Pokémon Go is the product of a perfect storm of tech and gaming brands. John Hanke, founder of gaming company Niantic, developed the game Ingress, which allowed players to explore the world around them and claim landmarks. After the success of Ingress, Hanke approached The Pokémon Company about a similar game with the Pokémon characters. The Tokyo-based firm owns the Pokémon copyright along with Nintendo, Gamefreak and Creatures.
There’s been a huge amount of press about the game, but comparatively little has been published about how such a multi-national sensation could be so lacking in visual diversity. Some of the criticism has pointed out that the game’s PokéStops are overwhelmingly located in white and affluent neighborhoods, and that other poorer neighborhoods, which are often home to people of color, have fewer of these locations. The game has also less interactive in rural areas. When designing the game initially, Niantic used locations from Ingress as a basis for Pokémon Go PokéStops, and to address these problems, Niantic implemented a system to allow users to request PokeStop locations, though they are currently not taking any more requests.
But it’s likely that the conversation about the avatars in general hasn’t taken off because this is an issue that plagues many games; a quick search on the topic of avatar customization in general led me down a rabbit hole of think-pieces, blog posts and arguments for and against dark-skin and curly-hair options.
One African-American woman I spoke to who works in game development put her thoughts about the game plainly: “Pokémon Go is a Kanye West-on-George Bush moment in gaming. Nintendo doesn’t care about Black girls.” (She asked to remain anonymous, for fear of losing access to exclusive information in the gaming industry.)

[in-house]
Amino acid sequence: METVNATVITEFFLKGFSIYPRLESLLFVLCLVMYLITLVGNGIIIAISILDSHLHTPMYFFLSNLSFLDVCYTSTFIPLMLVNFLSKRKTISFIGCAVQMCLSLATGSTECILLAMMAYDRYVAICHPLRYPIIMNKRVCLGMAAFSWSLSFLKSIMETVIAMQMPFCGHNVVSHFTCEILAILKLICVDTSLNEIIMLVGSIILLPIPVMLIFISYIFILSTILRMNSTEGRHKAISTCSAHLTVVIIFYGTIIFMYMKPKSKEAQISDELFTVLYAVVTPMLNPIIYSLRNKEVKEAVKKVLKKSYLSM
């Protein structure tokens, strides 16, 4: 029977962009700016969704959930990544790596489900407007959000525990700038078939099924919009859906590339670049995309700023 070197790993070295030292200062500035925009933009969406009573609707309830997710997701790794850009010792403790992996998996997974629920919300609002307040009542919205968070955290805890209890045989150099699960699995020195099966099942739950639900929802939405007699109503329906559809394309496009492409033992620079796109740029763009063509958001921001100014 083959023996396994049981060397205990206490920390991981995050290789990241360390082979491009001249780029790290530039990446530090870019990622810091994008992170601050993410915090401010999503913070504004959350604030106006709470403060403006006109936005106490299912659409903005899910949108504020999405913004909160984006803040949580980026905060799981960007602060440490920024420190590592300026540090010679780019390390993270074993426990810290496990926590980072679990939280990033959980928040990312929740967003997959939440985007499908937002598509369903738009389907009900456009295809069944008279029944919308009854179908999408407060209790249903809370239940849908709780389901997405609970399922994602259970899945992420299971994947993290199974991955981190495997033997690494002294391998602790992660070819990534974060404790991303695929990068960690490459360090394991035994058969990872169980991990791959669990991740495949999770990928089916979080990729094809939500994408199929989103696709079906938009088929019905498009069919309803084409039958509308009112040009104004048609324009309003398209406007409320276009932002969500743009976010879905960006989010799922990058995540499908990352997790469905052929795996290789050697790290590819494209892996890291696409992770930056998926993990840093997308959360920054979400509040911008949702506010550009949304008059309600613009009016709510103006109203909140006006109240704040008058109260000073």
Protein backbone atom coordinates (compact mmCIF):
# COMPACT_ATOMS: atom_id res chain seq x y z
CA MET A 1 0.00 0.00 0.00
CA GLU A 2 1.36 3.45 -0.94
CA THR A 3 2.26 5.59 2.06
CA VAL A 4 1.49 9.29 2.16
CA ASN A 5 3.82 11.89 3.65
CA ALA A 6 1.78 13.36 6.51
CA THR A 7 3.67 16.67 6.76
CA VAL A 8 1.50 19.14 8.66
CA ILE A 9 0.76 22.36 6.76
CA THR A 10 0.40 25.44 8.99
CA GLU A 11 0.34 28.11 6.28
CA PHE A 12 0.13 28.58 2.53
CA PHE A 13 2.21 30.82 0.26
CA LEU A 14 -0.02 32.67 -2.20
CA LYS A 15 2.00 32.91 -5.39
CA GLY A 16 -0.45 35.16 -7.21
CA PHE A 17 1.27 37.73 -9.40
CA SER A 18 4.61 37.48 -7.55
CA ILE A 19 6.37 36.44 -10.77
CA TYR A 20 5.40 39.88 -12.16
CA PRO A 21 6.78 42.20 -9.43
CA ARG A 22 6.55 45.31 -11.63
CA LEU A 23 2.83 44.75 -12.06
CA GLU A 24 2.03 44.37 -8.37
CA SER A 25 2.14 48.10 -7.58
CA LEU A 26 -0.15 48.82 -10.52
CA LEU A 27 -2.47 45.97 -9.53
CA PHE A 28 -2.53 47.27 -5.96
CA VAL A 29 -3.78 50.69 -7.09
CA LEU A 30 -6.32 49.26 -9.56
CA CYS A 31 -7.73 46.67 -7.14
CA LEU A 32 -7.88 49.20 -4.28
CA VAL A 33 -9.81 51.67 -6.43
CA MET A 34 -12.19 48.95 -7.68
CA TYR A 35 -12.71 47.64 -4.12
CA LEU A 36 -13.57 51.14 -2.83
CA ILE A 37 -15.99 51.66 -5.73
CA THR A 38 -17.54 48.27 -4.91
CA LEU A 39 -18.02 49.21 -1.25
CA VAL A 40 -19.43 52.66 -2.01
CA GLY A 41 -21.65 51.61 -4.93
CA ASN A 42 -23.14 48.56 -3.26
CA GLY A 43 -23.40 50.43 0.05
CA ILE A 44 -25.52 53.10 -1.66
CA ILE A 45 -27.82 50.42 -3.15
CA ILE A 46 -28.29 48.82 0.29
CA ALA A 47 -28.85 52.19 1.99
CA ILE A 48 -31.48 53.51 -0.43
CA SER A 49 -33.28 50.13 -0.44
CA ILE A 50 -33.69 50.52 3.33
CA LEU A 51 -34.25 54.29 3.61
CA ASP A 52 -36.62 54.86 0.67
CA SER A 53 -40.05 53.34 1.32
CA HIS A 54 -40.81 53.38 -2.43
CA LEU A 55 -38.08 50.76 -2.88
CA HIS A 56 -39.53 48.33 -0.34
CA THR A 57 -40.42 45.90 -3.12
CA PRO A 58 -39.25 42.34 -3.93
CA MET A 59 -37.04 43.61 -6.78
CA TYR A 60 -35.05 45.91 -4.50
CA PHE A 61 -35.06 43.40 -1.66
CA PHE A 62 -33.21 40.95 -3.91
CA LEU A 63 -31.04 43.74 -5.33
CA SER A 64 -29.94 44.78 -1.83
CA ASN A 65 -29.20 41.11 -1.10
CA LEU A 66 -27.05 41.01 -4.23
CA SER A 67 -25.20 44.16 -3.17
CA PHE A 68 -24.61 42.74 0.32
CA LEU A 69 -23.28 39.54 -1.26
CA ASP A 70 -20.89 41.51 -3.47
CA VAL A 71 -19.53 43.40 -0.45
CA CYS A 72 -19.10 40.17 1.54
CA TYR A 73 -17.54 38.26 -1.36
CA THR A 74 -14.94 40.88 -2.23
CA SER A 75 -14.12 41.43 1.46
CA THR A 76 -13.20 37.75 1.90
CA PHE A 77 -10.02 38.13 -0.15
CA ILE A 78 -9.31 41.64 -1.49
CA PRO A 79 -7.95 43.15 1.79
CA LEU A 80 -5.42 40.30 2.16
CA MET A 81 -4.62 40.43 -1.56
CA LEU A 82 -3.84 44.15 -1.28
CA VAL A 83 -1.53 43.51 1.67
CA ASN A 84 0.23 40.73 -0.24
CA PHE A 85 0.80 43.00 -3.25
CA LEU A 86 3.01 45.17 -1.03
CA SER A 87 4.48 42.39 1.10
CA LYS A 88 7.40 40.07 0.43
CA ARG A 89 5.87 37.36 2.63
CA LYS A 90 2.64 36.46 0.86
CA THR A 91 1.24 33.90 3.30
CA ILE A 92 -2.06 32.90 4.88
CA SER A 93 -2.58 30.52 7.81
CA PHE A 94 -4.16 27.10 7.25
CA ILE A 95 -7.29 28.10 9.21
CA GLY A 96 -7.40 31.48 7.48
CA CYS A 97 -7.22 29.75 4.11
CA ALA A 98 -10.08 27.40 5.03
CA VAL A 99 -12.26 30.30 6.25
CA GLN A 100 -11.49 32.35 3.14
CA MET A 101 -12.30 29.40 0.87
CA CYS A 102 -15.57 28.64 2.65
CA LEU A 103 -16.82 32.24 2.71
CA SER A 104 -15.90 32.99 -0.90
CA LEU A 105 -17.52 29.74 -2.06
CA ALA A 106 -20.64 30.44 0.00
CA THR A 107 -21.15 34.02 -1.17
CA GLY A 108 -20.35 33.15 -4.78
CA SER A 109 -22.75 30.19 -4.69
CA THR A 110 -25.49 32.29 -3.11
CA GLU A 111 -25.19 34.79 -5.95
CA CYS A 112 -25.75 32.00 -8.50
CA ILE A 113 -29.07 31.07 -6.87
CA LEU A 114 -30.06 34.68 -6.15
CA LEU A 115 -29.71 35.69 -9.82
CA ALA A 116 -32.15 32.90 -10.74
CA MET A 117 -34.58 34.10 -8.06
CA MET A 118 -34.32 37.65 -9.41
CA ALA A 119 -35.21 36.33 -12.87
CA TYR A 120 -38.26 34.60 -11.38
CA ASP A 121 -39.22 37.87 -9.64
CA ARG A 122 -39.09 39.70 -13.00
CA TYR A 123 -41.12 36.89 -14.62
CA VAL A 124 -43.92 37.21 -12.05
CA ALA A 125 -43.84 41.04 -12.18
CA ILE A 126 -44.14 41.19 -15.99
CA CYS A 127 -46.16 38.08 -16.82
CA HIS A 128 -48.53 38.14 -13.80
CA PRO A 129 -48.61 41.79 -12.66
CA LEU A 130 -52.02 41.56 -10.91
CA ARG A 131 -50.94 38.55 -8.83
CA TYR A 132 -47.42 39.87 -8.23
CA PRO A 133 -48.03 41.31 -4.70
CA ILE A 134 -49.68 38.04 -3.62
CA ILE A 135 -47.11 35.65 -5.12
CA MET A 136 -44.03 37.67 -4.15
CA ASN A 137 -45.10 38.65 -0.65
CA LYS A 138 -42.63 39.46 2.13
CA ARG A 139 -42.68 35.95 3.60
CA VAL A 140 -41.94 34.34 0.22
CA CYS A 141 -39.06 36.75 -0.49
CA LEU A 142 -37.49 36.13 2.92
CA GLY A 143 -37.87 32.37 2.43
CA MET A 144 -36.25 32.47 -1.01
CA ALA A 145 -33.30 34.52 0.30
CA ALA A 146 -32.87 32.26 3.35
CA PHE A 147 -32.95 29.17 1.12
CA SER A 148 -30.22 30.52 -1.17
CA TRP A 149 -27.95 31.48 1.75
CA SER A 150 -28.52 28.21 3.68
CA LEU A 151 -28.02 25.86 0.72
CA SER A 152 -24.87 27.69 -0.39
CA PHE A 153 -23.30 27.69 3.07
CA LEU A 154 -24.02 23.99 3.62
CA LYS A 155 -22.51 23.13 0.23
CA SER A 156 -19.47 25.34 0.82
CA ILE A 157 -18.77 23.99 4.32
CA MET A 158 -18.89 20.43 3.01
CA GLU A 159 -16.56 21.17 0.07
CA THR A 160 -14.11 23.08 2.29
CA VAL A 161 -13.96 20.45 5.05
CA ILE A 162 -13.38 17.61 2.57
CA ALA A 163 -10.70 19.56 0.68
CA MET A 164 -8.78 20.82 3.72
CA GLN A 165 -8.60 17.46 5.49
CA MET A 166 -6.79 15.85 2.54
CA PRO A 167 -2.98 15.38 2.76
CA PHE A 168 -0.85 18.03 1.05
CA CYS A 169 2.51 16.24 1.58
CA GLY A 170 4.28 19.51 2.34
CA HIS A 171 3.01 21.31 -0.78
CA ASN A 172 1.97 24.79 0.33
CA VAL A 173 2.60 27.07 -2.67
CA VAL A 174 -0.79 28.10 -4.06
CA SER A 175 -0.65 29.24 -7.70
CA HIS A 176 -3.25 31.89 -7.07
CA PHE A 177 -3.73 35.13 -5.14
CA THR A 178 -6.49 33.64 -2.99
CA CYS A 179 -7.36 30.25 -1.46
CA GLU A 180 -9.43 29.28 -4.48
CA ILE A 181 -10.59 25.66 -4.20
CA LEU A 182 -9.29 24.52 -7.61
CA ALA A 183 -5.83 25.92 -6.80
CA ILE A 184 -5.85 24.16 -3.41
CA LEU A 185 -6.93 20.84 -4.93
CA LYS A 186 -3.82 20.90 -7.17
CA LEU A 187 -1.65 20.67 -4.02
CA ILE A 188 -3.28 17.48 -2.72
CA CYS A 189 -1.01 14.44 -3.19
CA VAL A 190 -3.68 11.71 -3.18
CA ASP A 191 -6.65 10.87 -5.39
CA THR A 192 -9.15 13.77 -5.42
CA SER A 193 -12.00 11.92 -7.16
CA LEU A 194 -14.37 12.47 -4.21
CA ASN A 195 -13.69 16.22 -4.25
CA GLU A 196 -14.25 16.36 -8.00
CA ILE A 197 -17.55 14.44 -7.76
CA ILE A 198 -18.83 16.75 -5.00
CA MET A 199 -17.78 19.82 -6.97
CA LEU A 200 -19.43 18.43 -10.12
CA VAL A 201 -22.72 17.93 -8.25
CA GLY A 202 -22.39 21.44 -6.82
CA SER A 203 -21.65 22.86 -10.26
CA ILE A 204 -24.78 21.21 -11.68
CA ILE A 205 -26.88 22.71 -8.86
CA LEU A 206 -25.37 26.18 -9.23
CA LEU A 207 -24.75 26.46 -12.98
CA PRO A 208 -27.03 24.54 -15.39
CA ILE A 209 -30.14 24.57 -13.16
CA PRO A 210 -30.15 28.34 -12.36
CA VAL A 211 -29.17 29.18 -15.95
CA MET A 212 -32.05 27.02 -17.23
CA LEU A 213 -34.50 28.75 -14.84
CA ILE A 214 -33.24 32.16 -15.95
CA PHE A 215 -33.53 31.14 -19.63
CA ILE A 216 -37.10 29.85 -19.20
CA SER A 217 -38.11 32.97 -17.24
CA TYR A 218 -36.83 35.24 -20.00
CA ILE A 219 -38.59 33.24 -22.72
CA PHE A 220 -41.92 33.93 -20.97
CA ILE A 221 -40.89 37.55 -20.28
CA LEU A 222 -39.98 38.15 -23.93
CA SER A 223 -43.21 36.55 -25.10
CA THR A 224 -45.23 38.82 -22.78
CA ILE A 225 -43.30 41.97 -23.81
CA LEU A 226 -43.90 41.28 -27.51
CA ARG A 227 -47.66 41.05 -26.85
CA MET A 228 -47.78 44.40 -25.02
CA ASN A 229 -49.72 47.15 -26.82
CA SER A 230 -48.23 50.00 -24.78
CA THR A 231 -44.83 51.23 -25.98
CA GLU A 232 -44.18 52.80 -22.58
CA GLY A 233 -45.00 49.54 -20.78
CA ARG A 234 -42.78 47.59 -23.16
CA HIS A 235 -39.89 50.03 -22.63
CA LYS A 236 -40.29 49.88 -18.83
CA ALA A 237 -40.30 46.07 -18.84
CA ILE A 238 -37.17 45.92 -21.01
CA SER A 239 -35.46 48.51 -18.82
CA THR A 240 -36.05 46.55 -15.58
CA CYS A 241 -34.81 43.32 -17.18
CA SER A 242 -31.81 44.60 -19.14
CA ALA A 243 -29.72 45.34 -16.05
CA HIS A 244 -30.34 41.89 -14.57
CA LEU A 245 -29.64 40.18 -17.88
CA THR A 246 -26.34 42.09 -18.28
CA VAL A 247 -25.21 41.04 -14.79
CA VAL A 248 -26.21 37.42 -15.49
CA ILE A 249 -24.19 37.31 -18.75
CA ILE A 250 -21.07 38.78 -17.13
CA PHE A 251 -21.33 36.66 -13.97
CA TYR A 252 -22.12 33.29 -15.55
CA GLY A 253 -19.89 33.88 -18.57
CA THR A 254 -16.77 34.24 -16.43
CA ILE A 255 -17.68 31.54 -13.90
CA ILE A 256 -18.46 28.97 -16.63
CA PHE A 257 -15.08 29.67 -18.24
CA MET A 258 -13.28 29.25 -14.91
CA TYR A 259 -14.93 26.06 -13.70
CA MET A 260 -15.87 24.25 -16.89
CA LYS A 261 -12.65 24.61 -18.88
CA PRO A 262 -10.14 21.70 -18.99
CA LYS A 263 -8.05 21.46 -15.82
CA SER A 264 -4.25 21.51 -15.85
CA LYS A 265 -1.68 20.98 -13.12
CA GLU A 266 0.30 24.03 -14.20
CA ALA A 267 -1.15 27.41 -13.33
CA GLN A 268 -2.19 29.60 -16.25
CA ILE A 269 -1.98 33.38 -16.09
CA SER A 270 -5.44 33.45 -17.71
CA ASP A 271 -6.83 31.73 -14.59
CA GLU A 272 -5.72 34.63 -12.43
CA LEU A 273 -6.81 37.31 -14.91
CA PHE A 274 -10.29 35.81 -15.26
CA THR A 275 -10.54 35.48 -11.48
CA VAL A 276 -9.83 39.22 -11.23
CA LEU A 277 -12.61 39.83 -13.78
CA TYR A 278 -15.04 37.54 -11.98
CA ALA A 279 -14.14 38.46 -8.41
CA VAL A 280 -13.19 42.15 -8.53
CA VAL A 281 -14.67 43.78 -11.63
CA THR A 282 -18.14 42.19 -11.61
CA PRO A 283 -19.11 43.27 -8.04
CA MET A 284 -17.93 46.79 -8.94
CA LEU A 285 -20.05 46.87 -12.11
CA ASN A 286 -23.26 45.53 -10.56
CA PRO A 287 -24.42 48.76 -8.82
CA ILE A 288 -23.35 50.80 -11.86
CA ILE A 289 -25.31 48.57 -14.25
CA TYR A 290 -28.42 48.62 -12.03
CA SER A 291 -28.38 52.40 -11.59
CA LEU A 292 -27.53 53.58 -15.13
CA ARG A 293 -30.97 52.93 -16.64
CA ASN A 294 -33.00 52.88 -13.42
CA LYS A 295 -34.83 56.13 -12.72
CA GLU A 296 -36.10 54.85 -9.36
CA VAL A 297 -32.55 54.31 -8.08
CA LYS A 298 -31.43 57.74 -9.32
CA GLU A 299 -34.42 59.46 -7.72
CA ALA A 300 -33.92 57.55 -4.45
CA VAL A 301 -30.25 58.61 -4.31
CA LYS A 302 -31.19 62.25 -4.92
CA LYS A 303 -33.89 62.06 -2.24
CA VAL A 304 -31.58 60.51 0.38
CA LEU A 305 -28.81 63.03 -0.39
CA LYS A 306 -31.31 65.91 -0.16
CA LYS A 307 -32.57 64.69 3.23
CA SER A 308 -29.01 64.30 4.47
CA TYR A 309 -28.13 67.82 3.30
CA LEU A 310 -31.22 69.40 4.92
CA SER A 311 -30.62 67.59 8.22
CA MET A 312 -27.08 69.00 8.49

Gita Jackson, an award-winning writer and critic, has had the same Black-girl experience as my stepdaughter when it comes to creating an avatar both in Pokémon Go and many playable games.
“There’s always something missing,” says Jackson. “As a [Black] woman, there are no options for hair besides completely bald or a really cheesy ‘70s style Afro.”
I mentioned to Jackson that it seems like sports games like the NBA 2K series gets things extremely accurate . So clearly it can be done.
“The thing about sports game is that they’re dedicated to fidelity,” says Jackson. “Their users—all races—would not buy the game if Kobe’s hair wasn’t realistic.”
There is often an eye-rolling reaction from the gaming industry if women push back against their products’ visual limitations. Jackson explains that the usual rationale from the gaming industry doesn’t apply to Pokémon Go.
“The criticism for why we don’t get more realistic characters is that women only play mobile games,” says Jackson. “Well. Here we are. Pokémon Go is a mobile game so you know we’re playing it. How about more realistic customization now?”
Perhaps there’s an argument that spending the money to offer realistic customization for Black girls doesn’t make fiscal sense because they are a small percentage of the gaming audience.
io9 writer (formerly of Kotaku) Evan Narcisse, a Black man who has covered this topic in depth, says there’s no excuse. “That’s bullshit. If people are making a game meant to appeal to people from all walks of life, then they should try their best to reflect the players in the real world. If you pay money or invest time playing a game where you can create avatars, only to find you can’t recreate yourself or someone you want to play as, that’s a letdown.”